A neutrophil activation signature predicts critical illness and mortality in COVID-19

Blood Adv. 2021 Mar 9;5(5):1164-1177. doi: 10.1182/bloodadvances.2020003568.


Pathologic immune hyperactivation is emerging as a key feature of critical illness in COVID-19, but the mechanisms involved remain poorly understood. We carried out proteomic profiling of plasma from cross-sectional and longitudinal cohorts of hospitalized patients with COVID-19 and analyzed clinical data from our health system database of more than 3300 patients. Using a machine learning algorithm, we identified a prominent signature of neutrophil activation, including resistin, lipocalin-2, hepatocyte growth factor, interleukin-8, and granulocyte colony-stimulating factor, which were the strongest predictors of critical illness. Evidence of neutrophil activation was present on the first day of hospitalization in patients who would only later require transfer to the intensive care unit, thus preceding the onset of critical illness and predicting increased mortality. In the health system database, early elevations in developing and mature neutrophil counts also predicted higher mortality rates. Altogether, these data suggest a central role for neutrophil activation in the pathogenesis of severe COVID-19 and identify molecular markers that distinguish patients at risk of future clinical decompensation.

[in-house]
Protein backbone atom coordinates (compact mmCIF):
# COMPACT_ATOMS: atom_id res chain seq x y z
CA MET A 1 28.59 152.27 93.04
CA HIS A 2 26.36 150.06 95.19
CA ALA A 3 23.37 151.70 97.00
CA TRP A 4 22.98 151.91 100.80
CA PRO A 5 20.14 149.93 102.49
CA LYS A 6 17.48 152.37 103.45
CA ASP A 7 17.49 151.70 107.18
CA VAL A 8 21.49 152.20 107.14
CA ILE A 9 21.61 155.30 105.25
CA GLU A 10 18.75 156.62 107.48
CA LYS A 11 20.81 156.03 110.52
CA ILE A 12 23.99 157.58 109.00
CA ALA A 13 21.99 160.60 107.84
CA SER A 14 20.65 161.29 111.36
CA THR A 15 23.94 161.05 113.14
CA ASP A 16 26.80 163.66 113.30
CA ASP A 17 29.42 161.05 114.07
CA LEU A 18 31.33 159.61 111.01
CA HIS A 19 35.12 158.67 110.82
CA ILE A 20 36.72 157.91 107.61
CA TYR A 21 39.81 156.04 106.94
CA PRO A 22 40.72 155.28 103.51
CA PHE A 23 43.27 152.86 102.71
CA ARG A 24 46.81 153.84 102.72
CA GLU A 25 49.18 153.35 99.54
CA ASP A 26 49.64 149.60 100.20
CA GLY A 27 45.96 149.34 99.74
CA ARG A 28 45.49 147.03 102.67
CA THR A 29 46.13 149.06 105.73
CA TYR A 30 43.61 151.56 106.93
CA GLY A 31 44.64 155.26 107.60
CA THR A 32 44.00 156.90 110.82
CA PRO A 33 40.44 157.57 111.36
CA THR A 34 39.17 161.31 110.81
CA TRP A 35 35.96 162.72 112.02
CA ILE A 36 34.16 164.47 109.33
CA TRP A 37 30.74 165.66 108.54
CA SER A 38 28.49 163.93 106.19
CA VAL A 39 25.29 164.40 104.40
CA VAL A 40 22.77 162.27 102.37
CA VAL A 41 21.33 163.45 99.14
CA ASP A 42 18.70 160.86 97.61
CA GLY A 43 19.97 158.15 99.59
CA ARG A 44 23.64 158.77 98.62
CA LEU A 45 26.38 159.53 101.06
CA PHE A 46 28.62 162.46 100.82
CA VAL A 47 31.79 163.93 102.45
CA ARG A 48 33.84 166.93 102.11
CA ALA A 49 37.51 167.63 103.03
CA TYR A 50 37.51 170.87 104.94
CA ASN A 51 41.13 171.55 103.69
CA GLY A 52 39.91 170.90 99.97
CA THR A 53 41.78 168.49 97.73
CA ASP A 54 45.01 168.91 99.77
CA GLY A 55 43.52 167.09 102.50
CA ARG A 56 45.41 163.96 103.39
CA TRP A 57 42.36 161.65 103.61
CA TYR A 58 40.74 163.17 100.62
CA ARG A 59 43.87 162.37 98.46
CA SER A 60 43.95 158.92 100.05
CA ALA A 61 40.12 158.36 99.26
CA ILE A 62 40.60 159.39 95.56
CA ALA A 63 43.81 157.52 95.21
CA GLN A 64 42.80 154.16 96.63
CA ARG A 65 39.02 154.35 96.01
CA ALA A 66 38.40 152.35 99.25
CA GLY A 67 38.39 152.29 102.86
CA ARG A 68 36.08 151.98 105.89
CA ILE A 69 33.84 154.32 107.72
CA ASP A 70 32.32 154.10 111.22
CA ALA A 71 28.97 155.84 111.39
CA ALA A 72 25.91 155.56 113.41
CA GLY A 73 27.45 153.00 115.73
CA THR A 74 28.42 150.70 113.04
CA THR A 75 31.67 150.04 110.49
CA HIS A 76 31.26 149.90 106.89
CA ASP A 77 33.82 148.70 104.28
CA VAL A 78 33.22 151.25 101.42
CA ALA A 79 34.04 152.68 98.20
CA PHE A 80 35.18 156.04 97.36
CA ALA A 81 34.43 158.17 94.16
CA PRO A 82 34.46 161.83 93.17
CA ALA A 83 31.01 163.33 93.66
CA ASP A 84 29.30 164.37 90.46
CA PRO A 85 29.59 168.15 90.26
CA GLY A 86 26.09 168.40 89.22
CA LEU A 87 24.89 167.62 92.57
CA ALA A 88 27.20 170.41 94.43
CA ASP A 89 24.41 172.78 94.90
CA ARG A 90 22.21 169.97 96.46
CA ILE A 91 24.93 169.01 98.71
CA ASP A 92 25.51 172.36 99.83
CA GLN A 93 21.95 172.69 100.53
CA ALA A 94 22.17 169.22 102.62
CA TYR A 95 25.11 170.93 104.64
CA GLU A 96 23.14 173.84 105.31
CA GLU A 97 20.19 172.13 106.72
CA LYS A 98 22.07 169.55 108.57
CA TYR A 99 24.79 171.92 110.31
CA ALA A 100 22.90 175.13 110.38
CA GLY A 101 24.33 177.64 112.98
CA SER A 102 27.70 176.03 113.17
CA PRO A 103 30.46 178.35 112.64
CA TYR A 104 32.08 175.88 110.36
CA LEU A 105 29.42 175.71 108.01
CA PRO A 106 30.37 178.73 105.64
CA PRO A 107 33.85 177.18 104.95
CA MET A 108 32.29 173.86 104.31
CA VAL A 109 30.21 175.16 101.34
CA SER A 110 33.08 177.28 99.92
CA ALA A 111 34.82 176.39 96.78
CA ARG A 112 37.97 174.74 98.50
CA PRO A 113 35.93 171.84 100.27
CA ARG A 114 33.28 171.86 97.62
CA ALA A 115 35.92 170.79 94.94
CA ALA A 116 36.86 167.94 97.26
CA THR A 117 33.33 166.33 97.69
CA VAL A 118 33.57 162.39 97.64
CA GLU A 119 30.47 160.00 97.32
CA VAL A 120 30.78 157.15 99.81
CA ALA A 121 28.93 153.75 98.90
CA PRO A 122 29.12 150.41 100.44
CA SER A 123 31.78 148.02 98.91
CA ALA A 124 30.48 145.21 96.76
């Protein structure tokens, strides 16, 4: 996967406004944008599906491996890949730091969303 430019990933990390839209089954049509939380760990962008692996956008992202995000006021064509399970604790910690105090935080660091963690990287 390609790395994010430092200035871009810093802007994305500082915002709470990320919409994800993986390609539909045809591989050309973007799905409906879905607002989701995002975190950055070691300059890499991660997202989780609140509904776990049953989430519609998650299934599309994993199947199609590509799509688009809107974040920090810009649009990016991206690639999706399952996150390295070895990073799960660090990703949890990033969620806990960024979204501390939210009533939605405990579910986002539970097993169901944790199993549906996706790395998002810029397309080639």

Publication types

  • Research Support, N.I.H., Extramural

MeSH terms

  • Adult
  • Aged
  • Aged, 80 and over
  • Biomarkers / blood
  • COVID-19 / blood
  • COVID-19 / immunology*
  • COVID-19 / mortality
  • Critical Illness / epidemiology
  • Critical Illness / mortality
  • Cross-Sectional Studies
  • Female
  • Hospitalization
  • Humans
  • Machine Learning
  • Male
  • Middle Aged
  • Neutrophil Activation*
  • Prognosis
  • SARS-CoV-2 / immunology
  • Severity of Illness Index


  • Biomarkers